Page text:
The inter-governmental instrument that does have the power to exert some control over trade is the Convention on International Trade in Endangered Species of Flora and Fauna (CITES) which lists, through its Conferences of Parties (COPs), species in which trade is prohibited (CITES Appendix I) or regulated in some other way (Appendix II). A feature of CITES is that "Introduction from the Sea" - meaning the removal of fish, whales, etc, from locations on the legally defined High-Seas - and transported alive or as processed commodities to shore - is to be treated as international trade. Practically all pelagic-whaling using expeditions of factory-ships and associated catchers has been conducted on the High-Seas, especially in the Southern Ocean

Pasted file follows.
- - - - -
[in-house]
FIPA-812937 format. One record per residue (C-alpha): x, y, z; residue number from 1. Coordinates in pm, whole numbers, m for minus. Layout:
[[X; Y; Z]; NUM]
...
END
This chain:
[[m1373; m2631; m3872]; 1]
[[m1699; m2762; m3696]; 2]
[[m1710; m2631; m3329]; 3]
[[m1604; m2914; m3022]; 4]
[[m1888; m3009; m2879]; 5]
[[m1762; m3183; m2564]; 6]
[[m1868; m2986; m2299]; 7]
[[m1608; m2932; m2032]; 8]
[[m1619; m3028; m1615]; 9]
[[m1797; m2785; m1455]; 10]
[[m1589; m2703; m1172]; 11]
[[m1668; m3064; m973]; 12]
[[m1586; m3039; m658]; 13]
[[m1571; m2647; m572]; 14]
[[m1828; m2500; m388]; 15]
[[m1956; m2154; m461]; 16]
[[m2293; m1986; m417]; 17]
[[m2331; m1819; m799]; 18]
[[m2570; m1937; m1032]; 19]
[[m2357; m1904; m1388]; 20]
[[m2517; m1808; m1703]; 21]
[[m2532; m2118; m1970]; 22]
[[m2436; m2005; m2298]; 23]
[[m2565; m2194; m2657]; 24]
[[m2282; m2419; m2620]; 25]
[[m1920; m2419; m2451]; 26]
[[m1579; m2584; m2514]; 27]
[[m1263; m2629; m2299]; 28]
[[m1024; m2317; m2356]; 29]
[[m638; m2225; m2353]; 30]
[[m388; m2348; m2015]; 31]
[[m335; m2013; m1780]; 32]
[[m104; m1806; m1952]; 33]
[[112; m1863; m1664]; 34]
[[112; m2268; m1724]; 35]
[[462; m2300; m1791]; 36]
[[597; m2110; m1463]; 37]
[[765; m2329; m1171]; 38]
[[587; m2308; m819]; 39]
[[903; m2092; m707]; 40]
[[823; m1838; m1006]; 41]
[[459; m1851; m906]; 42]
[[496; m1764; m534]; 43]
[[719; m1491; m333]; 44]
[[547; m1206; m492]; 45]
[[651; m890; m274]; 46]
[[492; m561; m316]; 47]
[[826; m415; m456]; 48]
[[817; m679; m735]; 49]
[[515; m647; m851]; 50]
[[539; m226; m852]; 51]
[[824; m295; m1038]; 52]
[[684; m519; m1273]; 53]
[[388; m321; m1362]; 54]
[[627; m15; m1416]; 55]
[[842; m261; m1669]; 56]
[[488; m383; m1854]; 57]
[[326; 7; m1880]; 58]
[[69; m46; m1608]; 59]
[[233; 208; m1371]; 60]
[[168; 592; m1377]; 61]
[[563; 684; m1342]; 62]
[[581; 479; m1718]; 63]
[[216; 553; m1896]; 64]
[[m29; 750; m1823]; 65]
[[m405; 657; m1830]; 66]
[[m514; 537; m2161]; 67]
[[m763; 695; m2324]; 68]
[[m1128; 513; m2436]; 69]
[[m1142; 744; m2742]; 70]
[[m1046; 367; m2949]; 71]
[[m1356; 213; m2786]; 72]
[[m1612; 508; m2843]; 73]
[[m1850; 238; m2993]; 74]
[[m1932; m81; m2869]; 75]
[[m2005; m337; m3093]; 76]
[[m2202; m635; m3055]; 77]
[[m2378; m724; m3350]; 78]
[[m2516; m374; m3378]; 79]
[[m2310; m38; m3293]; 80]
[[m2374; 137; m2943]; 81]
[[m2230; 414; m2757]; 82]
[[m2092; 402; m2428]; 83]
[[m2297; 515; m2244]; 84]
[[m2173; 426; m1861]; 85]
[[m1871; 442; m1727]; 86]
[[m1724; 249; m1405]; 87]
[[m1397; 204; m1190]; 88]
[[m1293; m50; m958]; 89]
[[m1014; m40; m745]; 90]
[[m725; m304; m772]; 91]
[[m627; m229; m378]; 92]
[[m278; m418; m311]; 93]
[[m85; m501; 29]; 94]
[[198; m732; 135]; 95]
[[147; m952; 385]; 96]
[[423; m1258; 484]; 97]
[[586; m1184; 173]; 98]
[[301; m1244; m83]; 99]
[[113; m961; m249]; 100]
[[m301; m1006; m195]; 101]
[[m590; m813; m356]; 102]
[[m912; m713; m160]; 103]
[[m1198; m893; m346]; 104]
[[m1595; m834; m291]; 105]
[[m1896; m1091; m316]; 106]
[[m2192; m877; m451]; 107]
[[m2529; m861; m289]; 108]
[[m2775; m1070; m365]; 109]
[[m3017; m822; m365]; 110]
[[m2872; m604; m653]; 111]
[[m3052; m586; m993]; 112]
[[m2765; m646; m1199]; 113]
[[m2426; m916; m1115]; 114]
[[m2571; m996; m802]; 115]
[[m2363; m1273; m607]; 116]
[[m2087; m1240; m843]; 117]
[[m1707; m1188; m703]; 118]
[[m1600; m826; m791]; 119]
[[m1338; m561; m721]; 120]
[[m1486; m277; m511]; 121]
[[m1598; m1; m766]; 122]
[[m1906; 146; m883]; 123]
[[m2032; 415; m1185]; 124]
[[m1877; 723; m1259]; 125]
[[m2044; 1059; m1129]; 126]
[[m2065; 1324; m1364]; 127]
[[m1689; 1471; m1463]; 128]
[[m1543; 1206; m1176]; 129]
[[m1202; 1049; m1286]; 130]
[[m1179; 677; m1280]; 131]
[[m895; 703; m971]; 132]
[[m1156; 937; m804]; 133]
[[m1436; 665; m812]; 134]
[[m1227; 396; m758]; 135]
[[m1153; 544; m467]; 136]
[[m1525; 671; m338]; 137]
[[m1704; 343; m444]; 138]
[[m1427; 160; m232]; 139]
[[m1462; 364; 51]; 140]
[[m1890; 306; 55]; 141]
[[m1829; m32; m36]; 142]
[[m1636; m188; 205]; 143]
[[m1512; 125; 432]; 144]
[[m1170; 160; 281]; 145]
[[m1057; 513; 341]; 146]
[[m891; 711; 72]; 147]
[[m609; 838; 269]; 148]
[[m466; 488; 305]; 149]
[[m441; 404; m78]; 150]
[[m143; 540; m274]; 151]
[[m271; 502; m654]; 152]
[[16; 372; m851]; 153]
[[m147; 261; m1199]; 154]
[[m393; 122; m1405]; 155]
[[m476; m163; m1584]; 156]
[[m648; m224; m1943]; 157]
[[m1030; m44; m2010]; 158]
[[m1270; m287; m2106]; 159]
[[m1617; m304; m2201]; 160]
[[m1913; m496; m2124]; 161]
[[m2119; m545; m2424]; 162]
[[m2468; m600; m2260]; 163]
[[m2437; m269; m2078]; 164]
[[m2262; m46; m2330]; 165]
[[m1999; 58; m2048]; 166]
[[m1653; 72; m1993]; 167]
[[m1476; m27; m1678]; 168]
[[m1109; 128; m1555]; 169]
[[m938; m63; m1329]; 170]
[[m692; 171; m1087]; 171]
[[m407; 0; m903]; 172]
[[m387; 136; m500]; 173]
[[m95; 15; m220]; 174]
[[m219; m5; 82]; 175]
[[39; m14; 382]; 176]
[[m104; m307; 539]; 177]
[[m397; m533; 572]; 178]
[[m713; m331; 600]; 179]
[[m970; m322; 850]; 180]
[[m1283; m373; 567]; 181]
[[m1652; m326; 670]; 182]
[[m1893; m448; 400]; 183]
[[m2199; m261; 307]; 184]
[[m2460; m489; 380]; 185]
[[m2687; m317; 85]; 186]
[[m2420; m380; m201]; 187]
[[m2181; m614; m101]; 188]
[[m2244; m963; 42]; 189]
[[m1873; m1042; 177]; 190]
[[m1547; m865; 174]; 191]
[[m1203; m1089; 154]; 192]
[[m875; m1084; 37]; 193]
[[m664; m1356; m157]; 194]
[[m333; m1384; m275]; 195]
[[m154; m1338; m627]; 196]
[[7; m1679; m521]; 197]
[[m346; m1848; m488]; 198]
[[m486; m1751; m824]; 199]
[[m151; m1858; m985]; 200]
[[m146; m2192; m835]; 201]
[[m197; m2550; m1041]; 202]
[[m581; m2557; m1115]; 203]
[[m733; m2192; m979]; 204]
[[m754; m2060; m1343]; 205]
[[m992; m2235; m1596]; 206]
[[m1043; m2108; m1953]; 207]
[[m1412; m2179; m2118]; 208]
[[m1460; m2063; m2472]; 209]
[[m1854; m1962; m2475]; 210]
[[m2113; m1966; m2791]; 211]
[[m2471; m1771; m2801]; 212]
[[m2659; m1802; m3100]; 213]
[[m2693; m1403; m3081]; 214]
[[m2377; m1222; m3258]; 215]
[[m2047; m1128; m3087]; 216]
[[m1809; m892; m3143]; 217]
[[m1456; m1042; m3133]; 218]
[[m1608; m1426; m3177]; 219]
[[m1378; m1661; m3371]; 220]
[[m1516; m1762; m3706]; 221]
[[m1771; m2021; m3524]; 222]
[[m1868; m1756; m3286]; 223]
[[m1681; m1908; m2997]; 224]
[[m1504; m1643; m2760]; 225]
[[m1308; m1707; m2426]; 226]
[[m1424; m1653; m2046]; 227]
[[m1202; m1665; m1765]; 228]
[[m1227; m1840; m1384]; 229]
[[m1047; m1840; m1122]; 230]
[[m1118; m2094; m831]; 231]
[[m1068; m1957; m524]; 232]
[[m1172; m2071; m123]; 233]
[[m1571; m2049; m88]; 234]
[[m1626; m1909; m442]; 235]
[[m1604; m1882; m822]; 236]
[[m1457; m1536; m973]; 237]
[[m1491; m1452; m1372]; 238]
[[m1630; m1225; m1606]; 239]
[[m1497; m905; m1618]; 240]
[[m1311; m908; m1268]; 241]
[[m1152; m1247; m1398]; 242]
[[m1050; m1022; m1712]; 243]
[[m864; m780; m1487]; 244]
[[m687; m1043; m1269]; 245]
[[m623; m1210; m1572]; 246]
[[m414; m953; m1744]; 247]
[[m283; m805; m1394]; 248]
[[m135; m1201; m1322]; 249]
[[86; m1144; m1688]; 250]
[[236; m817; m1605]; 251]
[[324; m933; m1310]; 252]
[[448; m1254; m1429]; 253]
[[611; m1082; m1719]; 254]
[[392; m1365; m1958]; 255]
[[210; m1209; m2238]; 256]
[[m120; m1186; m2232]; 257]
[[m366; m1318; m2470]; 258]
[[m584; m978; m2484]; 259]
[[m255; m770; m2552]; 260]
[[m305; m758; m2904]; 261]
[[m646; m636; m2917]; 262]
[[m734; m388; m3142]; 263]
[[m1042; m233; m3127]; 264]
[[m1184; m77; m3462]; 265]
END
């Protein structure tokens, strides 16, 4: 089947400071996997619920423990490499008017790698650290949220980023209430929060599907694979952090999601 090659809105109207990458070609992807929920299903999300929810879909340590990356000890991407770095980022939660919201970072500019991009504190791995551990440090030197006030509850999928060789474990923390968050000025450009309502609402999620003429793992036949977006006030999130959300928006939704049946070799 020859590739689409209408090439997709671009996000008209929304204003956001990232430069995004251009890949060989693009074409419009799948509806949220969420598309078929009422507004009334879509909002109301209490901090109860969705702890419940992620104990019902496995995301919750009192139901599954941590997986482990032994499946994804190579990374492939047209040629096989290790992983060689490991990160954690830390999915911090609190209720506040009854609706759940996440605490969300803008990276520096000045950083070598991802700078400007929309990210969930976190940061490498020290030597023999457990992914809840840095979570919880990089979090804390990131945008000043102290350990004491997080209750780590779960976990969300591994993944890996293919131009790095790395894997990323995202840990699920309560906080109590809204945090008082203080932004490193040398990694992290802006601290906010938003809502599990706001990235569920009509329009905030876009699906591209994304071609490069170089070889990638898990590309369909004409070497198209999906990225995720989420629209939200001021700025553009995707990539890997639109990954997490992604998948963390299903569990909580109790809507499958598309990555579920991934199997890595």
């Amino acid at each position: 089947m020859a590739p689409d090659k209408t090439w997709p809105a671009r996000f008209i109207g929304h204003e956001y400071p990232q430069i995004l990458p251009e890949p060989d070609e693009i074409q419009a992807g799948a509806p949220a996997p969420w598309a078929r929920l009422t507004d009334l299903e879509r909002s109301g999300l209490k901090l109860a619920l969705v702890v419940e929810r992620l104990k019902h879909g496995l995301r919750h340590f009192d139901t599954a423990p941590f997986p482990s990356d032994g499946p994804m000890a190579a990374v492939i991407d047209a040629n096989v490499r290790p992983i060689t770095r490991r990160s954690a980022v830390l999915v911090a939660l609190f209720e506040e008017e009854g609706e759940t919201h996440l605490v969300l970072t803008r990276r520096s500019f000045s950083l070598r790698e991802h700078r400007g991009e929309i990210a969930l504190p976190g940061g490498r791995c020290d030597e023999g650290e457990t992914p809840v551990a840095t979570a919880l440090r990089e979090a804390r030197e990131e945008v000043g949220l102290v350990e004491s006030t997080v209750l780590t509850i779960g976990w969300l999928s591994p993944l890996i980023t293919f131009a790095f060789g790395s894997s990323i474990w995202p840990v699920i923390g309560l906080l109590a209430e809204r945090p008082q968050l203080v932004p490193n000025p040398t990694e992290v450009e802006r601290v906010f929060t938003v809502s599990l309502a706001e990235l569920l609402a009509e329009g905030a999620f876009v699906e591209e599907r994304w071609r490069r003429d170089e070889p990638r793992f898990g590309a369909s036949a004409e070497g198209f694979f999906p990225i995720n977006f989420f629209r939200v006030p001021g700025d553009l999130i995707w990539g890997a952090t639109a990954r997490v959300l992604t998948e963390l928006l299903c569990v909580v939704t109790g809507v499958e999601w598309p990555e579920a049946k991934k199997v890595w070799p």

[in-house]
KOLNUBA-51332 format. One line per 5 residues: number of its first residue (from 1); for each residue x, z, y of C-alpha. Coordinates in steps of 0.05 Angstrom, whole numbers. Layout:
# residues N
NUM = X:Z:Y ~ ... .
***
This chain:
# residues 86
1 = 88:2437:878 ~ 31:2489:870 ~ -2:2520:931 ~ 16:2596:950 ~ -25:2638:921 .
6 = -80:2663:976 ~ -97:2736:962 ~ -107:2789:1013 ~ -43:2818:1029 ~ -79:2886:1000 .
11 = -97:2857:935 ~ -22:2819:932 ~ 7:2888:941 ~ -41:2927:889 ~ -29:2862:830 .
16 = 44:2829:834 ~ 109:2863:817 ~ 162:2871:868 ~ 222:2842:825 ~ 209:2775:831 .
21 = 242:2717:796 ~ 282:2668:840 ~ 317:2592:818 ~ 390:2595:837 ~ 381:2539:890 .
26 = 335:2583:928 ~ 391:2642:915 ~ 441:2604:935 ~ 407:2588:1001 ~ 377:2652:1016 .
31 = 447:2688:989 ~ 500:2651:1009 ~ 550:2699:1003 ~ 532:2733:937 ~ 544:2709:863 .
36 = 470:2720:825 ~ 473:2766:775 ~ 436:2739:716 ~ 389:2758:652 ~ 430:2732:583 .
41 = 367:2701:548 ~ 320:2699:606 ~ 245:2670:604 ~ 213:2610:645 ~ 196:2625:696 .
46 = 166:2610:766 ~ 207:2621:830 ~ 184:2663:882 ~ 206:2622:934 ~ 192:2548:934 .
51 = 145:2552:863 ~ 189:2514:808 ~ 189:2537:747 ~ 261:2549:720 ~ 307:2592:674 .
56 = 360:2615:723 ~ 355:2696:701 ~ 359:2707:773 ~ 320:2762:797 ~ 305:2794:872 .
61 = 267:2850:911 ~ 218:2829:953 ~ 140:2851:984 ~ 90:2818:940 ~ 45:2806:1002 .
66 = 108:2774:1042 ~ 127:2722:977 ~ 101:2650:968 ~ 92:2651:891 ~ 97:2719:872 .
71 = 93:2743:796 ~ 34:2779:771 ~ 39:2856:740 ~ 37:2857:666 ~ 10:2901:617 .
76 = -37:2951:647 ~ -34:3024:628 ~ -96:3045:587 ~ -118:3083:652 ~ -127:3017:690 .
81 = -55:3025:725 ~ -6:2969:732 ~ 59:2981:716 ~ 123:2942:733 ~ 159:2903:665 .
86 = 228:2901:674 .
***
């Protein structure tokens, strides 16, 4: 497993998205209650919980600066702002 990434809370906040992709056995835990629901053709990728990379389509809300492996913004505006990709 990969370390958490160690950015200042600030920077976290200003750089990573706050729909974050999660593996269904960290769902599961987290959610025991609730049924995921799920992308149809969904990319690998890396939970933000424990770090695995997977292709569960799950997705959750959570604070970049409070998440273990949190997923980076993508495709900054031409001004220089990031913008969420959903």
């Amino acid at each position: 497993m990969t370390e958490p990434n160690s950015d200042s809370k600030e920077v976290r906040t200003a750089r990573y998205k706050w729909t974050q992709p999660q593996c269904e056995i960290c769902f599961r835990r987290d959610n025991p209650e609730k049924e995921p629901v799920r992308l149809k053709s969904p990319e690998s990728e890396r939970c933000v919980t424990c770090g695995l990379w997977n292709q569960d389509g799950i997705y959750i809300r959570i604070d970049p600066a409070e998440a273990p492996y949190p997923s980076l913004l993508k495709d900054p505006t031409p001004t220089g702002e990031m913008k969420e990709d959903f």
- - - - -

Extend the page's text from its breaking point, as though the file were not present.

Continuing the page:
CITES was negotiated at a diplomatic conference in Washington DC in March 1973. It came into force in July 1975. The first COP was held in Berne, Switzerland, in 1976. As far as whales are concerned as objects of attention by CITES the position of the IWC has been a determining factor. Thus the three species of right whale (Eubalaena and Balaena), the humpback (Megaptera), the blue whale (Balaenoptera musculus) and the grey whale (Eschrichtius), which were already classed as Protected Species in the 1946 Convention, were included in CITES Appendix I from the beginning - i.e. in 1975. Then, at the Second COP, held in Costa Rica in 1979 all species of cetaceans (whales and dolphins) that were not on Appendix I were added to Appendix II. At a Special COP, held in Geneva in 1977 certain "management stocks", which had been given zero commercial quotas under the IWC's New Management Procedure (NMP), were added to Appendix I. These were the sei whale (North Pacific stock, and the southern hemisphere stock between 0 and 70°E); and the fin whale (all stocks except those left in Appendix II, which were - as far as southern hemisphere whaling was concerned - the stock south of 40°S in the sector from 120°W to 60°W, and also the fin whales in the North Atlantic off Iceland and Newfoundland).